It's my hope the latter finding of commitment to the field remains true even after the introduction of COVID-19. One difference that stood out was that a much larger proportion of respondents reported utilizing an electronic medical record (EMR) system in 2020 (70%) as compared to 2015 (32%). This is great news and hopefully points to an increasing appreciation for meaningful use and the informatics needed specifically for IPC. On the other hand, only 12% of overall IP respondents reported having access to surveillance software solution in 2020. This highlights a continued need to enhance IPC programs with the surveillance technologies that they need in order to identify and analyze HAIs and other reportable data faster, more accurately, and easier.

Access this guide: Five attributes of a high-performing infection prevention & control program


Tom Jordan, RN, BS, CICTom Jordan, RN, BS, CIC, Infection Prevention Clinical Program Manager

I continue to be amazed at the resilience of our health care system and our health care providers. It was not long ago that outpatient surgeries, as well as elective surgeries were cancelled due to the burden of COVID-19. While COVID-19 was certainly a widely discussed topic of concern at the APIC 2021 conference, it was heartening to see the ongoing improvements in patient outcomes through access to COVID-19 tools and information, including the efforts of clinical experts and data driving the steady growth of evidence-based guidelines.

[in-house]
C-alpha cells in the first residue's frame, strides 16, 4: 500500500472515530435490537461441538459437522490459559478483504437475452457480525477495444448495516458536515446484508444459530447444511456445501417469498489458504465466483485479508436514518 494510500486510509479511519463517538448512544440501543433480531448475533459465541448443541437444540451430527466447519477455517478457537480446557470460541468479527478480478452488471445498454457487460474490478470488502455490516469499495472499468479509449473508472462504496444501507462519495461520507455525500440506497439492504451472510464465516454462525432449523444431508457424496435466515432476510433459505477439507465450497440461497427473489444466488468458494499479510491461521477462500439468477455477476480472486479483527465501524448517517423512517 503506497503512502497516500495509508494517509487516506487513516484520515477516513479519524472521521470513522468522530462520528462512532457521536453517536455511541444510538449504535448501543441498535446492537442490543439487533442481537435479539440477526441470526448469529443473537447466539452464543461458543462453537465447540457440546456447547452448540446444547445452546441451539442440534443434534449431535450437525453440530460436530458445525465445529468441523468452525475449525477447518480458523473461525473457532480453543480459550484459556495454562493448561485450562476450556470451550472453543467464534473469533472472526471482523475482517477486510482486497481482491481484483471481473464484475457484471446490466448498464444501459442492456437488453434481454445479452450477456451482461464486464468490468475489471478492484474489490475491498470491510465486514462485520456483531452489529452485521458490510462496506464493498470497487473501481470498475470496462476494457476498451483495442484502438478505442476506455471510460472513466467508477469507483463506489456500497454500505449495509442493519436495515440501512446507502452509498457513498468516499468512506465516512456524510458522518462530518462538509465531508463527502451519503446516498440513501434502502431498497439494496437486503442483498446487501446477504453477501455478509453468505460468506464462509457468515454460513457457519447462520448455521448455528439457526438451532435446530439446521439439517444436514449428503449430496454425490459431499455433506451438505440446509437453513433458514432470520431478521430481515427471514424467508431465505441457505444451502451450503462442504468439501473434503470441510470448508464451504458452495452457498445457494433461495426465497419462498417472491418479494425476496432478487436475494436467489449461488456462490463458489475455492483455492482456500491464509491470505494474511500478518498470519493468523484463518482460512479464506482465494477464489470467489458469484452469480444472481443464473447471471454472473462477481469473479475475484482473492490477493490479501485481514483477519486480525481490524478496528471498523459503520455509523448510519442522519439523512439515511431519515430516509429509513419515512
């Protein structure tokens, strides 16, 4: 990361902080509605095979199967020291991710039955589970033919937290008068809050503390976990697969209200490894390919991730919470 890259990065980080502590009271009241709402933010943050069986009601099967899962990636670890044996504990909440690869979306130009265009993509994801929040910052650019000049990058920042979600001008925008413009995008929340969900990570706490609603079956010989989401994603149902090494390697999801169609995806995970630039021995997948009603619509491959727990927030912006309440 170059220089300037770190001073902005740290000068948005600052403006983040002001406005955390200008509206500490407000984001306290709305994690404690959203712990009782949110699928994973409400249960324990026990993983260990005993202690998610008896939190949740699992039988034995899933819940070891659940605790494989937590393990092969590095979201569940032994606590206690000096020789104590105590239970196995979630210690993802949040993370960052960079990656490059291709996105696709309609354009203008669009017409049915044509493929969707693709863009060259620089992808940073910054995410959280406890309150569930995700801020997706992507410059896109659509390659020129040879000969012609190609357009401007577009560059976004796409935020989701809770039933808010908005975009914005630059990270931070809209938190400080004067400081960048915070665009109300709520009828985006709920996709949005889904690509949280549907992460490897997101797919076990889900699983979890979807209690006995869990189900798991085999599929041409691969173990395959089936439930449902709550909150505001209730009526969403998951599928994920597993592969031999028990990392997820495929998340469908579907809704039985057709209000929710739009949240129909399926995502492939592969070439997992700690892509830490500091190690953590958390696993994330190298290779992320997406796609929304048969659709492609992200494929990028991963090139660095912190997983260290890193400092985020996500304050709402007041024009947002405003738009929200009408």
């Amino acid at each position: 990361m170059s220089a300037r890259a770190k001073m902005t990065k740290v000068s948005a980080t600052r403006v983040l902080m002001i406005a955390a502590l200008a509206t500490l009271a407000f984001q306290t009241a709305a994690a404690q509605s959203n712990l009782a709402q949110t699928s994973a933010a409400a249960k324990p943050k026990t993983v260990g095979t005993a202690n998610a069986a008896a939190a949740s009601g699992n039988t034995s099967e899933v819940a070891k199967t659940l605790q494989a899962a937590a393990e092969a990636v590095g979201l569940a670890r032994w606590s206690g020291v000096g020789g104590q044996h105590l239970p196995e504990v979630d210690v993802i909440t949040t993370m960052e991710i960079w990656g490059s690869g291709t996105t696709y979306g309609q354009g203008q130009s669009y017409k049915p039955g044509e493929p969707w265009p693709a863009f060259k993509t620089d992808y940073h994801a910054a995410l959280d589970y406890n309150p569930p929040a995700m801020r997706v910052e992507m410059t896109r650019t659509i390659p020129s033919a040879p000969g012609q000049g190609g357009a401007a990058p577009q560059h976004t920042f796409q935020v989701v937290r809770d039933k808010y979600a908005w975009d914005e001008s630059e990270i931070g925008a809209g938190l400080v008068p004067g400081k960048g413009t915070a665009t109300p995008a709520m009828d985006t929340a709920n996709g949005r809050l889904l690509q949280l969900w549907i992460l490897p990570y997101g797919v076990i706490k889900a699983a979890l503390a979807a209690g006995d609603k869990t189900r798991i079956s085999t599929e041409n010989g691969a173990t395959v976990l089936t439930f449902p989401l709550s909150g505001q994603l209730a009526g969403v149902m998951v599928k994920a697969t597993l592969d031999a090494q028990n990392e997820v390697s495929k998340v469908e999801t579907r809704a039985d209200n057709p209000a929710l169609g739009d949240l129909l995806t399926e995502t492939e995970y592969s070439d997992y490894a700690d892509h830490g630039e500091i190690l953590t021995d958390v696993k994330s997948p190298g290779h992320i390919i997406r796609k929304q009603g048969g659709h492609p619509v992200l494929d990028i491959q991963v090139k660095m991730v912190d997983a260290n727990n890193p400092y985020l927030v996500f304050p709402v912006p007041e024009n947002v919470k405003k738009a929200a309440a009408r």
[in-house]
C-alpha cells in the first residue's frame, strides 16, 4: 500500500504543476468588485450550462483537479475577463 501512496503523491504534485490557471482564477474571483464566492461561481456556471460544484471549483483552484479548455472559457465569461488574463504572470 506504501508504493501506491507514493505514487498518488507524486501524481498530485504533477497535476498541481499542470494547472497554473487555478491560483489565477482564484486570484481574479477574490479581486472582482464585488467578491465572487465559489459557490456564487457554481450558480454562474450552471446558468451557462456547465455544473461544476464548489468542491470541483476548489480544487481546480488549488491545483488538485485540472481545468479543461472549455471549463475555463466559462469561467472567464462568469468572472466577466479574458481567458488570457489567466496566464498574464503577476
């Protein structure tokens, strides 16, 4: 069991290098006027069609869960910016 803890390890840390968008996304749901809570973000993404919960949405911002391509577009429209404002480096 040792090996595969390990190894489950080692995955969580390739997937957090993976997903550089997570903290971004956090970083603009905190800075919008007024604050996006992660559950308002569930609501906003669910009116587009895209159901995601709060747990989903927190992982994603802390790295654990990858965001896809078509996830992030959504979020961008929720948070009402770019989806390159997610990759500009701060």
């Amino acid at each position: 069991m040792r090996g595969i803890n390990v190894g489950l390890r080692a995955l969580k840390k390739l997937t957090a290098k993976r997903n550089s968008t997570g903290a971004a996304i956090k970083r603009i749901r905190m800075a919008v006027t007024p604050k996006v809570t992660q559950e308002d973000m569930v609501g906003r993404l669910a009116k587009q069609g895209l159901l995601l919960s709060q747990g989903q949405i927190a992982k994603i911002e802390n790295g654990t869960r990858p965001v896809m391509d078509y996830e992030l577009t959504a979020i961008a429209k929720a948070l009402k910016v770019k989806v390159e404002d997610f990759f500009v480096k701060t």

In his presentation, Reducing the Risk of Surgical Site Infections Through Evidence-Based Pathways – 2021, Charles E. Edmiston, MD provided an in-depth review of surgical site infection reduction bundles. Dr. Edmiston’s advocacy for ever-improving surgical bundles is supported by many peer-reviewed studies. Patients who undergo a total joint revision face a risk of infection seven times greater than those undergoing a primary total joint arthroplasty. Additionally, while there are presently about 1.8 million total joint implants nationally, that number is expected to reach 4.5 million in just five years.

More recently, additional co-morbidities have been demonstrated as additional risk factors in the development of SSIs. The identification of these newly identified risks and evidence-based efforts to mitigate these co-morbidities are highly data-driven.

Sometimes long-held practices need to be adjusted based on continued and repeated studies. For example, for several years now, 30 days has been the time frame used, in part, to define a colon-related SSI. A recently published longitudinal study of colon-related surgical procedures found that an additional 25% of infections were identified within the second post op month. Are more studies needed and will this time frame of 30 days be amended?

Normothermia, antimicrobial prophylaxis, glycemic control, preadmission showers with CHG, and use of antimicrobial sutures are all “1A” recommendations. Implementation of these and other well know interventions will continue to reduce the risk of SSIs. The day-to-day challenge for all hospitals and surgical centers remains full adoption of these practices, as well as consistent process improvement observations to ensure optimized use of SSI reduction bundles.

A key takeaway for me is the following quote.

The practice of evidence-based medicine means integrating individual clinical expertise with the best external evidence from systematic reviews.
Innovative clinicians frequently lead the gradual evolution to full development of nationally accepted HAI reduction guidelines and bundles.